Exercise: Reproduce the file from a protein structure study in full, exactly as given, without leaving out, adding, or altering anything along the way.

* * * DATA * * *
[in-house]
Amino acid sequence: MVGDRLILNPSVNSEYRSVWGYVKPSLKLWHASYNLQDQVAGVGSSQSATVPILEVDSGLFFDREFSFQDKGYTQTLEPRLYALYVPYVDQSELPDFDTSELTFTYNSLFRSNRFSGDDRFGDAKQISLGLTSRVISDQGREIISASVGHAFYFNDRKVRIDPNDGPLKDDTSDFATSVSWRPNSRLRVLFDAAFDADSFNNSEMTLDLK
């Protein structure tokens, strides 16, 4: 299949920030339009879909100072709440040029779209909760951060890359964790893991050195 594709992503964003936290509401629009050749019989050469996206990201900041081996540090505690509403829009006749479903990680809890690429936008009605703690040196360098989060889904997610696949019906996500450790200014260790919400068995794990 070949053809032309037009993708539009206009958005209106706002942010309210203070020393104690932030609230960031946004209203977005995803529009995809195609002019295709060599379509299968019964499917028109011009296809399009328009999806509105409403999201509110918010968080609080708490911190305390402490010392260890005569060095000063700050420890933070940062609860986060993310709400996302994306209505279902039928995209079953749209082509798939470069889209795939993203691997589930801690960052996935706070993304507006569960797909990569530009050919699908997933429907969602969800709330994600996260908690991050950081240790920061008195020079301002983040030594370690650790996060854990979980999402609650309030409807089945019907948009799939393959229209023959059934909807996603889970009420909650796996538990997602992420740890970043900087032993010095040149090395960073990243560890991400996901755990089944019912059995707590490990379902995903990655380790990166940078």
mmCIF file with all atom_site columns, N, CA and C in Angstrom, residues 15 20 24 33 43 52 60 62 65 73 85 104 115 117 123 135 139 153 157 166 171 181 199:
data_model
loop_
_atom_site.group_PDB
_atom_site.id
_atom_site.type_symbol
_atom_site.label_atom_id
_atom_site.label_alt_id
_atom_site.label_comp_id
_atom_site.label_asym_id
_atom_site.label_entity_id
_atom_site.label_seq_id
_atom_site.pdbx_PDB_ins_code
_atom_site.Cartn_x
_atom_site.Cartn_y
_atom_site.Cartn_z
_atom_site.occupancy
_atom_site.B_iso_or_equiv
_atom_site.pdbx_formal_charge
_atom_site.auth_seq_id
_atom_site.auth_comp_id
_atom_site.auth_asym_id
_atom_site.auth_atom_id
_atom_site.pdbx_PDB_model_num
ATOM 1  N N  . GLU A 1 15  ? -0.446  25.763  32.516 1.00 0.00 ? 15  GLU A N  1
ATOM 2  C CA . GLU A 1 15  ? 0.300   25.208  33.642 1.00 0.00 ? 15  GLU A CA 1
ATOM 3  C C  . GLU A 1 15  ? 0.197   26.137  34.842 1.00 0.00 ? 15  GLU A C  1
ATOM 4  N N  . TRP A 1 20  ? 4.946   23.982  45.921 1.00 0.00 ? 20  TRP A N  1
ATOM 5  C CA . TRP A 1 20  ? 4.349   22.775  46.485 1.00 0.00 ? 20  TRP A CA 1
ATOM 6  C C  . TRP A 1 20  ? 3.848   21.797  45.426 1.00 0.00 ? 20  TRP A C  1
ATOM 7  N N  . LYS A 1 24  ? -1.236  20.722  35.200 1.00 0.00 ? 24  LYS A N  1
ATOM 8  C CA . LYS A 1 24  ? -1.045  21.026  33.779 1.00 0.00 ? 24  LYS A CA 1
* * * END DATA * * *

[in-house]
Amino acid sequence: MVGDRLILNPSVNSEYRSVWGYVKPSLKLWHASYNLQDQVAGVGSSQSATVPILEVDSGLFFDREFSFQDKGYTQTLEPRLYALYVPYVDQSELPDFDTSELTFTYNSLFRSNRFSGDDRFGDAKQISLGLTSRVISDQGREIISASVGHAFYFNDRKVRIDPNDGPLKDDTSDFATSVSWRPNSRLRVLFDAAFDADSFNNSEMTLDLK
């Protein structure tokens, strides 16, 4: 299949920030339009879909100072709440040029779209909760951060890359964790893991050195 594709992503964003936290509401629009050749019989050469996206990201900041081996540090505690509403829009006749479903990680809890690429936008009605703690040196360098989060889904997610696949019906996500450790200014260790919400068995794990 070949053809032309037009993708539009206009958005209106706002942010309210203070020393104690932030609230960031946004209203977005995803529009995809195609002019295709060599379509299968019964499917028109011009296809399009328009999806509105409403999201509110918010968080609080708490911190305390402490010392260890005569060095000063700050420890933070940062609860986060993310709400996302994306209505279902039928995209079953749209082509798939470069889209795939993203691997589930801690960052996935706070993304507006569960797909990569530009050919699908997933429907969602969800709330994600996260908690991050950081240790920061008195020079301002983040030594370690650790996060854990979980999402609650309030409807089945019907948009799939393959229209023959059934909807996603889970009420909650796996538990997602992420740890970043900087032993010095040149090395960073990243560890991400996901755990089944019912059995707590490990379902995903990655380790990166940078």
mmCIF file with all atom_site columns, N, CA and C in Angstrom, residues 15 20 24 33 43 52 60 62 65 73 85 104 115 117 123 135 139 153 157 166 171 181 199:
data_model
loop_
_atom_site.group_PDB
_atom_site.id
_atom_site.type_symbol
_atom_site.label_atom_id
_atom_site.label_alt_id
_atom_site.label_comp_id
_atom_site.label_asym_id
_atom_site.label_entity_id
_atom_site.label_seq_id
_atom_site.pdbx_PDB_ins_code
_atom_site.Cartn_x
_atom_site.Cartn_y
_atom_site.Cartn_z
_atom_site.occupancy
_atom_site.B_iso_or_equiv
_atom_site.pdbx_formal_charge
_atom_site.auth_seq_id
_atom_site.auth_comp_id
_atom_site.auth_asym_id
_atom_site.auth_atom_id
_atom_site.pdbx_PDB_model_num
ATOM 1  N N  . GLU A 1 15  ? -0.446  25.763  32.516 1.00 0.00 ? 15  GLU A N  1
ATOM 2  C CA . GLU A 1 15  ? 0.300   25.208  33.642 1.00 0.00 ? 15  GLU A CA 1
ATOM 3  C C  . GLU A 1 15  ? 0.197   26.137  34.842 1.00 0.00 ? 15  GLU A C  1
ATOM 4  N N  . TRP A 1 20  ? 4.946   23.982  45.921 1.00 0.00 ? 20  TRP A N  1
ATOM 5  C CA . TRP A 1 20  ? 4.349   22.775  46.485 1.00 0.00 ? 20  TRP A CA 1
ATOM 6  C C  . TRP A 1 20  ? 3.848   21.797  45.426 1.00 0.00 ? 20  TRP A C  1
ATOM 7  N N  . LYS A 1 24  ? -1.236  20.722  35.200 1.00 0.00 ? 24  LYS A N  1
ATOM 8  C CA . LYS A 1 24  ? -1.045  21.026  33.779 1.00 0.00 ? 24  LYS A CA 1